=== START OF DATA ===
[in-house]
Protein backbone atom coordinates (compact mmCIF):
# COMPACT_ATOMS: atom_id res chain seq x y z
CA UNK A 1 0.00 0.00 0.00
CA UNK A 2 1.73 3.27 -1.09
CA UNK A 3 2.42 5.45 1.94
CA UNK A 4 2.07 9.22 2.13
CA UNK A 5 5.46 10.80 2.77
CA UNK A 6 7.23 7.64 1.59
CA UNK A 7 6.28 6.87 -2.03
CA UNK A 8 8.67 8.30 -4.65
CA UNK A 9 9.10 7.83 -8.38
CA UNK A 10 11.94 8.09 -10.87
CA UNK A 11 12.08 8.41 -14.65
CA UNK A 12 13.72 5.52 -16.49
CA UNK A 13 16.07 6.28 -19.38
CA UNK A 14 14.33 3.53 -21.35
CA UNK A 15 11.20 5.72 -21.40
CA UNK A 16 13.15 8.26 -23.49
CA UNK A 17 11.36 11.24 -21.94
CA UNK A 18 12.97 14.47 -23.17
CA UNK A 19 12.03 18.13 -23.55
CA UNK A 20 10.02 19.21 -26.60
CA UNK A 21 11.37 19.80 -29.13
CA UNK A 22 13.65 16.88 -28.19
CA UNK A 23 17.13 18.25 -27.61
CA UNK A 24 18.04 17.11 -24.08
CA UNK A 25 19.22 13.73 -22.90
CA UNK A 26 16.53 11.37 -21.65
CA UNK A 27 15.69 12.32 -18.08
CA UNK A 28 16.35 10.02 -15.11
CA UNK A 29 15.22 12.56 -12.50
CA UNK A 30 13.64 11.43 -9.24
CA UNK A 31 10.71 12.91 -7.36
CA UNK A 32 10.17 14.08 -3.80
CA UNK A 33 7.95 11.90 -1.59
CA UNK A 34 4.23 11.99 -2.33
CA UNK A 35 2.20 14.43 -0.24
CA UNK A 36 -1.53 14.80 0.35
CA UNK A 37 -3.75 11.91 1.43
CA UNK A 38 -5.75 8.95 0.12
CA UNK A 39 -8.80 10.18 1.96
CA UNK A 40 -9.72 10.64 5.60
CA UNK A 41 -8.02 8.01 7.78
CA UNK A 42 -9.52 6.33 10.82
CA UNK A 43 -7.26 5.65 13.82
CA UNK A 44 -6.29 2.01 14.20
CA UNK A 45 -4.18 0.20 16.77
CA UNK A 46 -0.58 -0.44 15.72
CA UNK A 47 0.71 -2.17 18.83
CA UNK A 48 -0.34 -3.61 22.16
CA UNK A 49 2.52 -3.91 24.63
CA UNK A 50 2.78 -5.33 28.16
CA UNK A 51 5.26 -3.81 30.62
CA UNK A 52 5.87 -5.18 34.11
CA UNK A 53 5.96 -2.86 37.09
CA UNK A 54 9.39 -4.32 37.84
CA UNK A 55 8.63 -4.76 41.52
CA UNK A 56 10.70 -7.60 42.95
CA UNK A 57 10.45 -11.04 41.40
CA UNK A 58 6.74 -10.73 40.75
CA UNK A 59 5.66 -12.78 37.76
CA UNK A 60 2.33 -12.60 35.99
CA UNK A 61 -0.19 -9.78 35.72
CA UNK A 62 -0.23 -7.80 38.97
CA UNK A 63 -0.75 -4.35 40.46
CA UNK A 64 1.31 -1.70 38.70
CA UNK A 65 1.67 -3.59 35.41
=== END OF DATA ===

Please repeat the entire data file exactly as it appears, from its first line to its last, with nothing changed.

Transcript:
[in-house]
Protein backbone atom coordinates (compact mmCIF):
# COMPACT_ATOMS: atom_id res chain seq x y z
CA UNK A 1 0.00 0.00 0.00
CA UNK A 2 1.73 3.27 -1.09
CA UNK A 3 2.42 5.45 1.94
CA UNK A 4 2.07 9.22 2.13
CA UNK A 5 5.46 10.80 2.77
CA UNK A 6 7.23 7.64 1.59
CA UNK A 7 6.28 6.87 -2.03
CA UNK A 8 8.67 8.30 -4.65
CA UNK A 9 9.10 7.83 -8.38
CA UNK A 10 11.94 8.09 -10.87
CA UNK A 11 12.08 8.41 -14.65
CA UNK A 12 13.72 5.52 -16.49
CA UNK A 13 16.07 6.28 -19.38
CA UNK A 14 14.33 3.53 -21.35
CA UNK A 15 11.20 5.72 -21.40
CA UNK A 16 13.15 8.26 -23.49
CA UNK A 17 11.36 11.24 -21.94
CA UNK A 18 12.97 14.47 -23.17
CA UNK A 19 12.03 18.13 -23.55
CA UNK A 20 10.02 19.21 -26.60
CA UNK A 21 11.37 19.80 -29.13
CA UNK A 22 13.65 16.88 -28.19
CA UNK A 23 17.13 18.25 -27.61
CA UNK A 24 18.04 17.11 -24.08
CA UNK A 25 19.22 13.73 -22.90
CA UNK A 26 16.53 11.37 -21.65
CA UNK A 27 15.69 12.32 -18.08
CA UNK A 28 16.35 10.02 -15.11
CA UNK A 29 15.22 12.56 -12.50
CA UNK A 30 13.64 11.43 -9.24
CA UNK A 31 10.71 12.91 -7.36
CA UNK A 32 10.17 14.08 -3.80
CA UNK A 33 7.95 11.90 -1.59
CA UNK A 34 4.23 11.99 -2.33
CA UNK A 35 2.20 14.43 -0.24
CA UNK A 36 -1.53 14.80 0.35
CA UNK A 37 -3.75 11.91 1.43
CA UNK A 38 -5.75 8.95 0.12
CA UNK A 39 -8.80 10.18 1.96
CA UNK A 40 -9.72 10.64 5.60
CA UNK A 41 -8.02 8.01 7.78
CA UNK A 42 -9.52 6.33 10.82
CA UNK A 43 -7.26 5.65 13.82
CA UNK A 44 -6.29 2.01 14.20
CA UNK A 45 -4.18 0.20 16.77
CA UNK A 46 -0.58 -0.44 15.72
CA UNK A 47 0.71 -2.17 18.83
CA UNK A 48 -0.34 -3.61 22.16
CA UNK A 49 2.52 -3.91 24.63
CA UNK A 50 2.78 -5.33 28.16
CA UNK A 51 5.26 -3.81 30.62
CA UNK A 52 5.87 -5.18 34.11
CA UNK A 53 5.96 -2.86 37.09
CA UNK A 54 9.39 -4.32 37.84
CA UNK A 55 8.63 -4.76 41.52
CA UNK A 56 10.70 -7.60 42.95
CA UNK A 57 10.45 -11.04 41.40
CA UNK A 58 6.74 -10.73 40.75
CA UNK A 59 5.66 -12.78 37.76
CA UNK A 60 2.33 -12.60 35.99
CA UNK A 61 -0.19 -9.78 35.72
CA UNK A 62 -0.23 -7.80 38.97
CA UNK A 63 -0.75 -4.35 40.46
CA UNK A 64 1.31 -1.70 38.70
CA UNK A 65 1.67 -3.59 35.41